Gotcha! Cries the young journalist with notes on his phone in the palm of his hand, along with every vigilante pleased to have skewered a politician on the sharp end of a pointed question. This is not the first time Albo has been unable to remember facts on the spur of the moment. So he must be an unworthy candidate, unfit for the high office of Prime Minister surely? How can we vote for a person who has trouble remembering facts under pressure? Isn’t coping with pressure a mark of quality leadership?
But then again maybe quality leadership is about more then being able to recall high volumes of information on a wide range of topics under pressure. Maybe he is a worthy candidate and the 20-something journalist has got it wrong.
This “gotcha” journalism, a feature of news conferences during the current election in Australia has revealed an assumption that exists like mycorrhizae in the life of Australia and every other western culture: That we cannot tolerate memory mistakes, that we can only allow people to be leaders, to participate if they can recall high volumes of facts under pressure and that this is what makes a quality leader, that needing others for information we do not have to hand is a weakness.
This is the product of what Prof Stephen G. Post called a “hypercognitive” culture. Memory is overvalued and other human functions under-valued to the extent that people with memory problems, who make mistakes with memory are side-lined, excluded from public discourse and edged out of employment. The under-valued functions include the capacity to work as a member of a team, to know when to call on the knowledge of others and to work with them, the capacity to be able to judge and assess information, to weigh up and determine a course of action based on the evidence. We used to call this teamwork and wisdom and it was prized. Now it appears to be despised.
This is also an ageist cultural assumption. Just as maleness has been accepted as the standard for human function until recent times, performance at age 20 has been accepted as the standard for thinking and memory function and the natural change in memory as we age has become regarded as a sign of a weak mind and a failure.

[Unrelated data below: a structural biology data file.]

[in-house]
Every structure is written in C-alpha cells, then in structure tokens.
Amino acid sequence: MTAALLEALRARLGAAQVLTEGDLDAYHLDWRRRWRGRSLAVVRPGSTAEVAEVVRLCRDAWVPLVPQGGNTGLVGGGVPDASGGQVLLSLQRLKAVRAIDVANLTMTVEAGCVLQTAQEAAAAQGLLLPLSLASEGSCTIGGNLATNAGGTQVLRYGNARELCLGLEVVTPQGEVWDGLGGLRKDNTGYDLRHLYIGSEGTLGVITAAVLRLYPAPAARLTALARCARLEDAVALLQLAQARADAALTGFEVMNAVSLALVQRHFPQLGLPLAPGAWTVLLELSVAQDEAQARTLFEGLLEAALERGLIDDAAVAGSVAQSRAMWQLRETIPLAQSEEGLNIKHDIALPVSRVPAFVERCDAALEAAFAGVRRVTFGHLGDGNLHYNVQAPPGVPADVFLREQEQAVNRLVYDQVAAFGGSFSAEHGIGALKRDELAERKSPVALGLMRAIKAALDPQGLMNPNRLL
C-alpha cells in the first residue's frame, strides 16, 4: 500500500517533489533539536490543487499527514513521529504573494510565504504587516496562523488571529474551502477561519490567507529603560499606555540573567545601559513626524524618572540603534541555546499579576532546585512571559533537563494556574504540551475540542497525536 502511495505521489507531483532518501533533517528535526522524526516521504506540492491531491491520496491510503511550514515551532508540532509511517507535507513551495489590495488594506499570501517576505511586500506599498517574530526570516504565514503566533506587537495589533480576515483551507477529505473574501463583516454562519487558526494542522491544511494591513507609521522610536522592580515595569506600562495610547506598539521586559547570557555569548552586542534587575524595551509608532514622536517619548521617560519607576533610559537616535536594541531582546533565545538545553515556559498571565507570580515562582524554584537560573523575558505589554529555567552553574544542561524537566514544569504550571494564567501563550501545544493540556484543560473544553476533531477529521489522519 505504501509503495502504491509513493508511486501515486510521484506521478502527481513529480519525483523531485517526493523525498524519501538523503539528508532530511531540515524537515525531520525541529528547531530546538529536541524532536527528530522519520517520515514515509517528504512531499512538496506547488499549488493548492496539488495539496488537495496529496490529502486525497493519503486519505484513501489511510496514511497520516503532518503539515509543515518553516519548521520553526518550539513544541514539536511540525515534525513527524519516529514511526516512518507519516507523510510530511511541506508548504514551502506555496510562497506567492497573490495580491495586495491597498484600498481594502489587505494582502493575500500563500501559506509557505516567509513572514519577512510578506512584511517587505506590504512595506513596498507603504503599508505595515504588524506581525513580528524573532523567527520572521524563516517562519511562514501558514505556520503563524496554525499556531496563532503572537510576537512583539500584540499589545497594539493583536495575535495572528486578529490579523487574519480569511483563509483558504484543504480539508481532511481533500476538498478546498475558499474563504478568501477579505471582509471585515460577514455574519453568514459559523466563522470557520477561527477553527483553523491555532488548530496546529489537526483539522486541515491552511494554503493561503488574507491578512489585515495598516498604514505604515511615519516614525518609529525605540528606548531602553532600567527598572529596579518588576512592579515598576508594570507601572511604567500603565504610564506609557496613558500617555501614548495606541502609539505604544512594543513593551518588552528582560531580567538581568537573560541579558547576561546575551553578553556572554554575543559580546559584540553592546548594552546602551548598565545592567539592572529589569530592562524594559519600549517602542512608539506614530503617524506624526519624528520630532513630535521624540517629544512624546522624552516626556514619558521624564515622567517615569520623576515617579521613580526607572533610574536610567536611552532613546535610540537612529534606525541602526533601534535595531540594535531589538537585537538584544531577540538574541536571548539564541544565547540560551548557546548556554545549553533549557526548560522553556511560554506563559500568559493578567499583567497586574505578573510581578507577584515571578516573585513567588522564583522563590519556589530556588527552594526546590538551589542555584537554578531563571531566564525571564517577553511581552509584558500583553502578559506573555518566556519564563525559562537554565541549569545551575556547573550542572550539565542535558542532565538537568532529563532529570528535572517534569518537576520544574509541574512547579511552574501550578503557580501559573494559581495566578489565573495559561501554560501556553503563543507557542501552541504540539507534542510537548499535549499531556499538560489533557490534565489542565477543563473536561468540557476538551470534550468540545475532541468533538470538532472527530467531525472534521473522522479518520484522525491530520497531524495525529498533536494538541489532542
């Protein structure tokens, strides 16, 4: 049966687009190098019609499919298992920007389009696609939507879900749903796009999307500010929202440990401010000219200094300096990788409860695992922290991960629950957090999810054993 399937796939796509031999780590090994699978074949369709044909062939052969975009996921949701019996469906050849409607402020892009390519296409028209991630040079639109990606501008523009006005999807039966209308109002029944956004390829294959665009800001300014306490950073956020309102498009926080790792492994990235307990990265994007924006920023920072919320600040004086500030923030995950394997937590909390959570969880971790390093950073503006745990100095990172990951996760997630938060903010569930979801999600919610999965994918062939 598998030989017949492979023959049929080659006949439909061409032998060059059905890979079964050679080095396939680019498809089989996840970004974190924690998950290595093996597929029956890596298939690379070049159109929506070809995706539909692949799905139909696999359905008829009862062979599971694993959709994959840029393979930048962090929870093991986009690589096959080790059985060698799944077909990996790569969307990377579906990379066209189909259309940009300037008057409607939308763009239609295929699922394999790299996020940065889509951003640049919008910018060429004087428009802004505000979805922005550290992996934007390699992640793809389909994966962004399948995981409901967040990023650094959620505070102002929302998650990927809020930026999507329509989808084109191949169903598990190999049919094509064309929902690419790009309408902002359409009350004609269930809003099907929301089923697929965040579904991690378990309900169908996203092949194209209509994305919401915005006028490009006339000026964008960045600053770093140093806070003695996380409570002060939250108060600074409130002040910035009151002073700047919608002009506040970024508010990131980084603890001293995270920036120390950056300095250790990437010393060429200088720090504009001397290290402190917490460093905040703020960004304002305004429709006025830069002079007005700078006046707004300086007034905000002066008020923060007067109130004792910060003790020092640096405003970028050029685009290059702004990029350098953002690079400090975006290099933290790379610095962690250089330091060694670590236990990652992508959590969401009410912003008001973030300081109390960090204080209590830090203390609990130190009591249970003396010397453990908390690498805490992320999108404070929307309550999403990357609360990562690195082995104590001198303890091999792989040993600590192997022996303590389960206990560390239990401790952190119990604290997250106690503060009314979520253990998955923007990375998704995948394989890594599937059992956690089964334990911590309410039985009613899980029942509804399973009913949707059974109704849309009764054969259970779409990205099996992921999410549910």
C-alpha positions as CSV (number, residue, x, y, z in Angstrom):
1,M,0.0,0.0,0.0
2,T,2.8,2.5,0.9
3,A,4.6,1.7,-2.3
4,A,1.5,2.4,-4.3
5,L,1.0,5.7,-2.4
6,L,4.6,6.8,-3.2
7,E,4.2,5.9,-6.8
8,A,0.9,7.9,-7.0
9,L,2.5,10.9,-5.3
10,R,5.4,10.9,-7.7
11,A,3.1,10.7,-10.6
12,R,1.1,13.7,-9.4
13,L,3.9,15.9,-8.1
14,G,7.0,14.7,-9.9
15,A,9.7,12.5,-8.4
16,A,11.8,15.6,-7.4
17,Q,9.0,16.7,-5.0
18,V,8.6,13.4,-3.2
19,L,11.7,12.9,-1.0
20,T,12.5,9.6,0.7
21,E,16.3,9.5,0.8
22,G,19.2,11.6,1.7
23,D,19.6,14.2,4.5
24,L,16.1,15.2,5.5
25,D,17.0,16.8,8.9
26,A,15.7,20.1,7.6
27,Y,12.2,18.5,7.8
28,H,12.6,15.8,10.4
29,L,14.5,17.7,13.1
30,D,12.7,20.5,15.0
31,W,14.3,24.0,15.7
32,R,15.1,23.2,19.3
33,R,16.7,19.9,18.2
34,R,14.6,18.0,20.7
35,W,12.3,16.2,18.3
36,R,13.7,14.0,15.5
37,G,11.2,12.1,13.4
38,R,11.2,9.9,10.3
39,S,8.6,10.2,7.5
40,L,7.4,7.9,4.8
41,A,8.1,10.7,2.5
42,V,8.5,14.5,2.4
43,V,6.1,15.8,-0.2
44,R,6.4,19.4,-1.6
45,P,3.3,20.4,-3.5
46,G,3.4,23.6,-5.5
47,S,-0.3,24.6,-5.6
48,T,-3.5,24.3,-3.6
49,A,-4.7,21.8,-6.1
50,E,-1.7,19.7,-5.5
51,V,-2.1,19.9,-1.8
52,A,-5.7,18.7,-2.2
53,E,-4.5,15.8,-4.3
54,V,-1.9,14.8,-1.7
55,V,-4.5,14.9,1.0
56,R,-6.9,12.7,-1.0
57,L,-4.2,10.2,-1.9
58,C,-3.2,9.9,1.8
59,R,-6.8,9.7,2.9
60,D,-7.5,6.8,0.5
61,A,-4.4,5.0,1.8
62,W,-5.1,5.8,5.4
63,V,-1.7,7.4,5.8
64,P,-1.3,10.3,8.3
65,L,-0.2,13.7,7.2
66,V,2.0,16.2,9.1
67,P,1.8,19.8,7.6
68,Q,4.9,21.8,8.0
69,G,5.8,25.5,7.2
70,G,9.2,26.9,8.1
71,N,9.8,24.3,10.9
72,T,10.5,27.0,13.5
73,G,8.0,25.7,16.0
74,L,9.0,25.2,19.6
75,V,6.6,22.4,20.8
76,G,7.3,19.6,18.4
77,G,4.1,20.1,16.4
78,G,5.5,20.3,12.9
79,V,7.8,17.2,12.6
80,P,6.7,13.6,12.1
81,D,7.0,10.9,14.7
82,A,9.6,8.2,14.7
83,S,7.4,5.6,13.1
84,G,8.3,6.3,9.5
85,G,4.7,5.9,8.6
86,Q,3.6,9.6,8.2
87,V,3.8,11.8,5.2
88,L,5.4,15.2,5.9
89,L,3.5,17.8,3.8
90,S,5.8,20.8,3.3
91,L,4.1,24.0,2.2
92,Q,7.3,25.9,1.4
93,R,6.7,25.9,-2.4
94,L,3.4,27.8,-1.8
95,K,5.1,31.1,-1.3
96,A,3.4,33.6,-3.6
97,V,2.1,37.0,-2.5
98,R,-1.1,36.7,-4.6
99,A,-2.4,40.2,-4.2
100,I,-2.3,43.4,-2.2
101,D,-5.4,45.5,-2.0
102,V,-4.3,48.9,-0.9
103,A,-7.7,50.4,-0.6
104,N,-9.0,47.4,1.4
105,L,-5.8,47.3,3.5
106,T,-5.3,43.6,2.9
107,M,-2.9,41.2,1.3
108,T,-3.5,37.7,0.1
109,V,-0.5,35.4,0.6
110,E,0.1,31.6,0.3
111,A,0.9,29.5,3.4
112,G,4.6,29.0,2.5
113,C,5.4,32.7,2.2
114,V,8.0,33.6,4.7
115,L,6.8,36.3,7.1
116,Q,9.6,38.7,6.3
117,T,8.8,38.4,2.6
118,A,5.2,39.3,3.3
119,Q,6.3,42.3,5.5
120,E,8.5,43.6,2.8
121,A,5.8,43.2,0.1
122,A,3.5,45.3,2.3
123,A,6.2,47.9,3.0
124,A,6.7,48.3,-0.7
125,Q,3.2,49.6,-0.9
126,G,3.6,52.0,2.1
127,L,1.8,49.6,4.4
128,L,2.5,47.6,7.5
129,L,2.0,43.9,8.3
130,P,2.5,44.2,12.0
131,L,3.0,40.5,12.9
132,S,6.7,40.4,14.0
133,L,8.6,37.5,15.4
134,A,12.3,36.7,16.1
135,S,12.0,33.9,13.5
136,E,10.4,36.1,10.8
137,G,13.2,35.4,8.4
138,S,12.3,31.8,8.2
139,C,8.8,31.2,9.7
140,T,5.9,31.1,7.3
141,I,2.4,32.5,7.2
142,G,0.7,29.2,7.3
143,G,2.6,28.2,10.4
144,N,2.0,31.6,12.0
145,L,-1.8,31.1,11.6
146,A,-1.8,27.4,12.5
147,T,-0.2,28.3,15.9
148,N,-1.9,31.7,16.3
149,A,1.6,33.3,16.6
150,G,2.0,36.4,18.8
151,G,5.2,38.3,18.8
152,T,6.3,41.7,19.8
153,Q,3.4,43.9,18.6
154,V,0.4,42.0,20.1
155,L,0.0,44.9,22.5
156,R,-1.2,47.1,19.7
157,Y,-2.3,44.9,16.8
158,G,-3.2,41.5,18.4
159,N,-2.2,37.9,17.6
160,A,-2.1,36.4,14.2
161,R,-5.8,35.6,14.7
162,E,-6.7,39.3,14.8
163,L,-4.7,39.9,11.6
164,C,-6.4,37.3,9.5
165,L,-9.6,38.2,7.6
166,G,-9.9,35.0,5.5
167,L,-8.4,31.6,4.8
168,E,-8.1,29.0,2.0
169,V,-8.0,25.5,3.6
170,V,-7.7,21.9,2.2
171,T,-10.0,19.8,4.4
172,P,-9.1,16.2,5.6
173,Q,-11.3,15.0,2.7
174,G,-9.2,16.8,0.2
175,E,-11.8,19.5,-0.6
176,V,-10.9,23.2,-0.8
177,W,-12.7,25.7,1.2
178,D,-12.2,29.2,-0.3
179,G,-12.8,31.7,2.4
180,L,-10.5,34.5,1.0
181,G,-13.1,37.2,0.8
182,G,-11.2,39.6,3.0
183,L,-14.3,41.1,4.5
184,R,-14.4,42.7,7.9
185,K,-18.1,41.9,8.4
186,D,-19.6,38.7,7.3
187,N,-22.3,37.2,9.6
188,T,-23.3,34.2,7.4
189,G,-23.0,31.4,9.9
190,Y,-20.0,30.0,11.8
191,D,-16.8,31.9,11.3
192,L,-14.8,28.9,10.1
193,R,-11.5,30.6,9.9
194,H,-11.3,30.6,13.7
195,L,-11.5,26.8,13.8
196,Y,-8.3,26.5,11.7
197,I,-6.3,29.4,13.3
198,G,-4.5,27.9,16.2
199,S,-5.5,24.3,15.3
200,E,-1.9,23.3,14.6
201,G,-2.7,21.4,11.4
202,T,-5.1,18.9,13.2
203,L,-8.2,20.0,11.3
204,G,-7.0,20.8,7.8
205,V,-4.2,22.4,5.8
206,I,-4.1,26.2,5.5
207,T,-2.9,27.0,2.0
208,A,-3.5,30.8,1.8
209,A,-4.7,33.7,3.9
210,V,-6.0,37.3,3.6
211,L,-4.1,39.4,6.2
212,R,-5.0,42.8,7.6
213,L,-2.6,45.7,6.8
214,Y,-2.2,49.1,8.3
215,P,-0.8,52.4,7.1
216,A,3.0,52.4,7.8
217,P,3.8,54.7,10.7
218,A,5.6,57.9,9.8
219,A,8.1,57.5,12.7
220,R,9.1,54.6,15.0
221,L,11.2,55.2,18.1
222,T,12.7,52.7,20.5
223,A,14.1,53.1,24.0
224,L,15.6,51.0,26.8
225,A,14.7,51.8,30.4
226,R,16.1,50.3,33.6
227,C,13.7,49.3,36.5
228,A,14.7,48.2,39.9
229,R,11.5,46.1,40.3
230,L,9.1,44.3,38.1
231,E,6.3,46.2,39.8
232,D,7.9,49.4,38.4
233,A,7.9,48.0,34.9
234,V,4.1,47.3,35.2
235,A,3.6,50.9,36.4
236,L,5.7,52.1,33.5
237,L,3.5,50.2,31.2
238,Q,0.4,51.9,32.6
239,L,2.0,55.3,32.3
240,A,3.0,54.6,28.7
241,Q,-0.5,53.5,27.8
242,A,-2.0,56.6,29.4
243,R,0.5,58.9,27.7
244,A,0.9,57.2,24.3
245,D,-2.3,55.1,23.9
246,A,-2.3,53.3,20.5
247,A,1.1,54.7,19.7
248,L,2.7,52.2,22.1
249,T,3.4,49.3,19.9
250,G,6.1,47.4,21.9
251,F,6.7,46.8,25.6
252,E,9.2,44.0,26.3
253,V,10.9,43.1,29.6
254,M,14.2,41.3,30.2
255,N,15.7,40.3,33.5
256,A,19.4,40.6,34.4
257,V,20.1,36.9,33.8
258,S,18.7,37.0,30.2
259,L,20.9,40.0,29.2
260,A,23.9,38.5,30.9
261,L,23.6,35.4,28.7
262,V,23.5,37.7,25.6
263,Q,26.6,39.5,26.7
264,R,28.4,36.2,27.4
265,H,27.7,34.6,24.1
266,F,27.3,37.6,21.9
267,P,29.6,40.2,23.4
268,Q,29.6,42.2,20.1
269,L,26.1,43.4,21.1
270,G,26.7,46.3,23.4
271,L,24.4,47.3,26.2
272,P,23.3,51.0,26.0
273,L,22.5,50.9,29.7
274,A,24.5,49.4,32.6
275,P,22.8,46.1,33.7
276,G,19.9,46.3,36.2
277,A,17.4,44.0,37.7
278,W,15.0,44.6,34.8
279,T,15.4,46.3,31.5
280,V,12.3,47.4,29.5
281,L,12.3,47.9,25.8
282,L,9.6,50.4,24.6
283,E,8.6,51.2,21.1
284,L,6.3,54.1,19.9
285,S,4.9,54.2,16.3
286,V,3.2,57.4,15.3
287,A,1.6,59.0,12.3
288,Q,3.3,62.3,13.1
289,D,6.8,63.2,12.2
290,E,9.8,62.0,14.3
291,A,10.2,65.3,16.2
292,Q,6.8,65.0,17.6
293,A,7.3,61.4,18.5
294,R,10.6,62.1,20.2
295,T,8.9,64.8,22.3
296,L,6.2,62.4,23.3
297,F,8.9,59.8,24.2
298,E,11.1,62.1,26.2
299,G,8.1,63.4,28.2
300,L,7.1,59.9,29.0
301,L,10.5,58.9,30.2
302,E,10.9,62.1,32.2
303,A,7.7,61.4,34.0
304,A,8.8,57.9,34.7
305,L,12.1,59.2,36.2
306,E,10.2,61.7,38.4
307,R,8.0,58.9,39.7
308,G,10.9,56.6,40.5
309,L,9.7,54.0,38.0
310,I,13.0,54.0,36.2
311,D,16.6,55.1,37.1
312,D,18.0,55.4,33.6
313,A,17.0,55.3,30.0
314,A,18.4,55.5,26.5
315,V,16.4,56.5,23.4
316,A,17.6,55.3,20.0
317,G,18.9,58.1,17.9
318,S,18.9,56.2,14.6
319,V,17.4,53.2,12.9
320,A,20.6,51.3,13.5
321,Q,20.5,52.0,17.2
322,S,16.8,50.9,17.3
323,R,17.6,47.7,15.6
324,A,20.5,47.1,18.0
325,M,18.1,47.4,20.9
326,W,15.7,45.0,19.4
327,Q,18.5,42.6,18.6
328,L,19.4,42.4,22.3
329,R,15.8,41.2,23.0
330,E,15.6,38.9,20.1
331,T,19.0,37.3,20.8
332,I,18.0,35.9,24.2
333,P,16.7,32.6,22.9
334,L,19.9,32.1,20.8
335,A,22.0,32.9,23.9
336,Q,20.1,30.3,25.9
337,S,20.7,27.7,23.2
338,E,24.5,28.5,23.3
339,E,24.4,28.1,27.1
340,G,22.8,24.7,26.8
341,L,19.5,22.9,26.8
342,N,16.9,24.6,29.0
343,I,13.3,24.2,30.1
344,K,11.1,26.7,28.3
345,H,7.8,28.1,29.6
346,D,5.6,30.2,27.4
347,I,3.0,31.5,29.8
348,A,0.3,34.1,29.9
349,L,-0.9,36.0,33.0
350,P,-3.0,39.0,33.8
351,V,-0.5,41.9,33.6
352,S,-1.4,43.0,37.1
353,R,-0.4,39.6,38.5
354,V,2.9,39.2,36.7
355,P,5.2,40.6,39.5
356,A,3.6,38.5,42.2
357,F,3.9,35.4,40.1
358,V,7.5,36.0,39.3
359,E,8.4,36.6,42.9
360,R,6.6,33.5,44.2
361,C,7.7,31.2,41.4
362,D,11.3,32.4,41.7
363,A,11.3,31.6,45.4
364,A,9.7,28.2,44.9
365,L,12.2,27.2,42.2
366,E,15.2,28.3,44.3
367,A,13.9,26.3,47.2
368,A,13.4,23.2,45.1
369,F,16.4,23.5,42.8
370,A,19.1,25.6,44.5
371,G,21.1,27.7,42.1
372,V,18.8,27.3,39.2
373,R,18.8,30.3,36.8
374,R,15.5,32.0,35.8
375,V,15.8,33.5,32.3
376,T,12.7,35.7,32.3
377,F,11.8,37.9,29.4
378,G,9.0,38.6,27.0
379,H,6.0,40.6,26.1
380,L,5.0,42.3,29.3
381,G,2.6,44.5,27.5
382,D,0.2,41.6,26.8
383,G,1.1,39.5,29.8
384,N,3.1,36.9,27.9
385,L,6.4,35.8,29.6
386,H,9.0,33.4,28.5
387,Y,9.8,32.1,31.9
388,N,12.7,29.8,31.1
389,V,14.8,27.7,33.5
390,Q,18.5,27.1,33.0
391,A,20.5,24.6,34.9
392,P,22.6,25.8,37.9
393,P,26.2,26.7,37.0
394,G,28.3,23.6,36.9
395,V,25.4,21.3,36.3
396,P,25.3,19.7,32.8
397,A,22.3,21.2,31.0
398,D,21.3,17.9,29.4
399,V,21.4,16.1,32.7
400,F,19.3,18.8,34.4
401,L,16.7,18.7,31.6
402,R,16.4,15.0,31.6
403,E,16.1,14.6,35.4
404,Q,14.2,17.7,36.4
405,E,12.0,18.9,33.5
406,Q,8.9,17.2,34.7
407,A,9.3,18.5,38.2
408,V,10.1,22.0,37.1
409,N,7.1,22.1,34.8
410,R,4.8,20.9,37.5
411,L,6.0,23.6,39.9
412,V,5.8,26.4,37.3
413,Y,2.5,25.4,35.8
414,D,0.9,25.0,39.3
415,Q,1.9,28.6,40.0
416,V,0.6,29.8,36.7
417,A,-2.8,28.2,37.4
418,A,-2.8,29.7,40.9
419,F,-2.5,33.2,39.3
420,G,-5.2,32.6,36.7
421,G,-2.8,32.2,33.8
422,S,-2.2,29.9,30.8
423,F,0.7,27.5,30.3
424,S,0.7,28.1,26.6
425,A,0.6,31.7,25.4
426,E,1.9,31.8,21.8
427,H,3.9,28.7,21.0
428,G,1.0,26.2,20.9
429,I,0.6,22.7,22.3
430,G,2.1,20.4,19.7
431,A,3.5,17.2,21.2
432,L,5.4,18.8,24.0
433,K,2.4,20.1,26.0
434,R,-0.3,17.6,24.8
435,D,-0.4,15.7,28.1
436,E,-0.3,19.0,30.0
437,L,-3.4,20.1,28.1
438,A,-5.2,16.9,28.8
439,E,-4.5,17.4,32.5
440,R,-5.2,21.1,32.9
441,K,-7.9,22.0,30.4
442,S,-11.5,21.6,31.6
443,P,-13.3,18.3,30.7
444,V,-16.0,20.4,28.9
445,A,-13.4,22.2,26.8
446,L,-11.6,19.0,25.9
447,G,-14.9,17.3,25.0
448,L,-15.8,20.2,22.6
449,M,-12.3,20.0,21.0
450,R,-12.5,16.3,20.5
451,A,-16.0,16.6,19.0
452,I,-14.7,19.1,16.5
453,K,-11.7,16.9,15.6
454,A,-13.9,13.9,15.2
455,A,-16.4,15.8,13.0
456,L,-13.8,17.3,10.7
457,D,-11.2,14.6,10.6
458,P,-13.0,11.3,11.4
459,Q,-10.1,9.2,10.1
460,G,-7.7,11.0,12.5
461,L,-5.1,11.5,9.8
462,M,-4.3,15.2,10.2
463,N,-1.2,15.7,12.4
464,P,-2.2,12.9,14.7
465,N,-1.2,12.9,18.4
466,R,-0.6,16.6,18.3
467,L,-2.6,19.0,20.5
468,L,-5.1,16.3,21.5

In addition to the ageist implications of gotcha questioning, there sits the idea that quality leadership is not needing others. The leadership that the young journalist seems to support is that of the solo performer who does not need others but shines by not relying on others, by not needing a team of people around him/her. This is the leader who despises forgetting and needing others as weakness. This is the hero who can slay dragons and stand victorious on the bodies of his/her enemies.
Th hypercognitivism of Stephen Post regards memory limitations as a failure, a sign of mental weakness. There is no place for people with memory limitations in this society. You can belong if you have the memory of a 20-something. You can float to the top if you can recall detailed information. This is you showing you are on top of your brief. You may not know what to do in a crisis or have the values to guide you to make worthy decisions for vulnerable others but you will be regarded as superior because you can recall those facts.
Success is remembering. Failure is forgetting. Needing others and relying on others for skills and knowledge we do not have or who others have more of than us is regarded in this hypercognitive culture as weakness. Success comes from not needing others to succeed. Be independent. Don’t rely on others. This is true strength. A sharp mind is a mark of the truly high functioning person who the young journalist embodies on behalf of us all. The gotcha journalist is us. We recoil from moments of forgetting, shrink from our inability to bring words and facts to mind.
An alternative cultural future for our nation is one in which we change over our lifetimes, in which our abilities are different to those around us and in which we need others in order to shine. In this culture differences and limitations on memory and thinking ability are recognised and valued rather than despised. This is a culture in which a person can draw others with talents together, can foster skills and celebrate knowledge, can give praise and genuine gratitude when others perform well. This person can be part of a community. We can all belong in this culture.
The hero on the other hand has a lonely life on top of the mountain, watchful for enemies, ready to highlight weakness in others. Waiting for the gotcha journalist.